Ultrasound at the Zoo

Zoo medicine is quite the paradox. In one way, zoo veterinarians are specialists in that what we do daily; it is very unique and specialized and there are few licensed veterinarians that are employed as full-time clinicians in zoological parks. On the contrary, zoo veterinarians are also the ultimate general practitioners as our patients include everything from invertebrates to great apes and elephants (and all life forms in-between)… and for this wide variety of patients, we attempt to be their pediatrician, surgeon, dermatologist, cardiologist, radiologist, etc. I am fortunate to be the Senior Staff Veterinarian at the Louisville Zoo in Louisville, Kentucky.

In terms of imaging modalities, most zoo hospitals are equipped with plain radiography (film or digital) and have some ultrasound capabilities. A few of the larger zoos in the country have computed tomography (CT) in their on-site hospitals. In Louisville, when one of our patients requires advanced imaging, we make arrangements with local facilities with CT or MRI capabilities.

For ultrasound imaging, we have a portable Sonosite M-Turbo unit with both a curvilinear, 5-2 MHz transducer for primarily transabdominal imaging, and a linear array, 10-5 MHz transducer for primarily transrectal imaging. In addition, we have several donated large rolling Phillips Sonos units with an assortment of probes for both echocardiography and transabdominal imaging. One remains in the Zoo’s Animal Health Center and others are stored and used in animal areas for pregnancy diagnosis, echocardiograms on awake gorillas (through the mesh barrier), or just training/conditioning animals for awake ultrasound exams.

Zoo animals may present unique challenges when ultrasound imaging transcutaneously. In the case of fish and amphibians, imaging through a water bath (without even touching the patient!) can be very effective and noninvasive. The rough scaly skin of some reptiles makes a warm water bath similarly effective as a conductive medium for imaging snakes and lizards. Birds are not often examined via ultrasound because of the extensive respiratory (air sac) system they possess that interferes with the sound waves. For mammals, different species present different challenges. Many mammal species are thickly furred necessitating clipping of hair to establish good contact between the transducer and the skin. For transabdominal imaging, some species are very gassy (hippos, gorillas), which may complicate diagnostic imaging. Large or dangerous mammals that are examined awake via training need to be conditioned to present the body part of interest (chest, abdomen) at the barrier mesh and trust their trainer/keeper to allow contact with the probe. Often the greatest hurdle is habituating the animal to the ultrasound gel! When performing transabdominal imaging in our pregnant African elephant cow, rather than go through gallons of ultrasound gel smeared on her flank to fill in all the cracks and crevices in her thick skin, we run water from a hose just above wherever the transducer is placed.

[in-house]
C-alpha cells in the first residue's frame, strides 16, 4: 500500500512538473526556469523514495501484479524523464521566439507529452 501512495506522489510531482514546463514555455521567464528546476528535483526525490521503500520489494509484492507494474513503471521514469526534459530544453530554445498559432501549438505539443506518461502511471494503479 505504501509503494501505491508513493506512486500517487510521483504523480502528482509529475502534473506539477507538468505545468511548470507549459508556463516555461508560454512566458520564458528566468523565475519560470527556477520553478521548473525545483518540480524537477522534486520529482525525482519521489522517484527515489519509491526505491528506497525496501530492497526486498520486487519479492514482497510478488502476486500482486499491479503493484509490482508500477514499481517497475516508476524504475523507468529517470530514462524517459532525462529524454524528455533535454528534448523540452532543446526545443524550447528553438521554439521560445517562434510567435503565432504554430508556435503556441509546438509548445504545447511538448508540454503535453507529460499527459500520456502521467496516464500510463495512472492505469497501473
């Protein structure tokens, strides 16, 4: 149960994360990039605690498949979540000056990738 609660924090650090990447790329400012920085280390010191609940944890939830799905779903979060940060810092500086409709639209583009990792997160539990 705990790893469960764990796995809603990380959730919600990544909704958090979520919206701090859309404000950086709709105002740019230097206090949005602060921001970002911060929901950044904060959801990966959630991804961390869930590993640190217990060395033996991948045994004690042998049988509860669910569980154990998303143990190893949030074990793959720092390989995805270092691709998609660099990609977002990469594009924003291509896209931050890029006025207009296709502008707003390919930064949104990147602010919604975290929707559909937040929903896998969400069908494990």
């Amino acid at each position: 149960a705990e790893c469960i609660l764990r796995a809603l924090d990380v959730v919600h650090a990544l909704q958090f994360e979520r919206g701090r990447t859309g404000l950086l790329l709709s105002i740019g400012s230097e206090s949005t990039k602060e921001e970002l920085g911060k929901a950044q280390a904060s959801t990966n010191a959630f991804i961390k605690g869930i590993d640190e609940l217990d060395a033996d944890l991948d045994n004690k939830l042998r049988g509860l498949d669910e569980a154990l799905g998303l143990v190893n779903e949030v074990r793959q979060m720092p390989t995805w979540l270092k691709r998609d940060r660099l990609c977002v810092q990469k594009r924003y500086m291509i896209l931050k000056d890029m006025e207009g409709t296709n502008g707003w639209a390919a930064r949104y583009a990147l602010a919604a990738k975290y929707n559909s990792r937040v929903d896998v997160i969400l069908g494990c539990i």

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As general practitioners, zoo veterinarians have variable amounts of training in ultrasonography. We strive to do the best we can and are constantly learning, but the high variability in our daily tasks makes becoming an expert in ultrasound very difficult. So “it takes a village,” and we will regularly utilize specialists in our community to assist us in providing the best medical care for our patients. If I have a zebra or related species that requires a reproductive ultrasound exam, we will reach out to a local equine veterinarian that can apply their expertise in horses to a related species. Great apes have a high incidence of heart disease so whenever a gorilla or orangutan is anesthetized for an exam, part of the comprehensive care they receive is an echocardiogram by a human sonographer. Female great apes may get attention from our volunteer gynecologic sonographer as part of a reproductive evaluation. If the ultrasound exam is on a sea lion, wolf, or bear, I may contact a veterinary radiologist or veterinary internist competent in ultrasonography to assist.

In summary, ultrasonography represents a valuable, noninvasive, diagnostic tool for the zoo veterinarian.

Have you ever performed an ultrasound examination at a zoo? What was your experience? Comment below, or, AIUM members, continue the conversation on Connect, the AIUM’s online community. 

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Zoli Gyimesi, DVM, is the Senior Veterinarian at the Louisville Zoo in Louisville, Kentucky.

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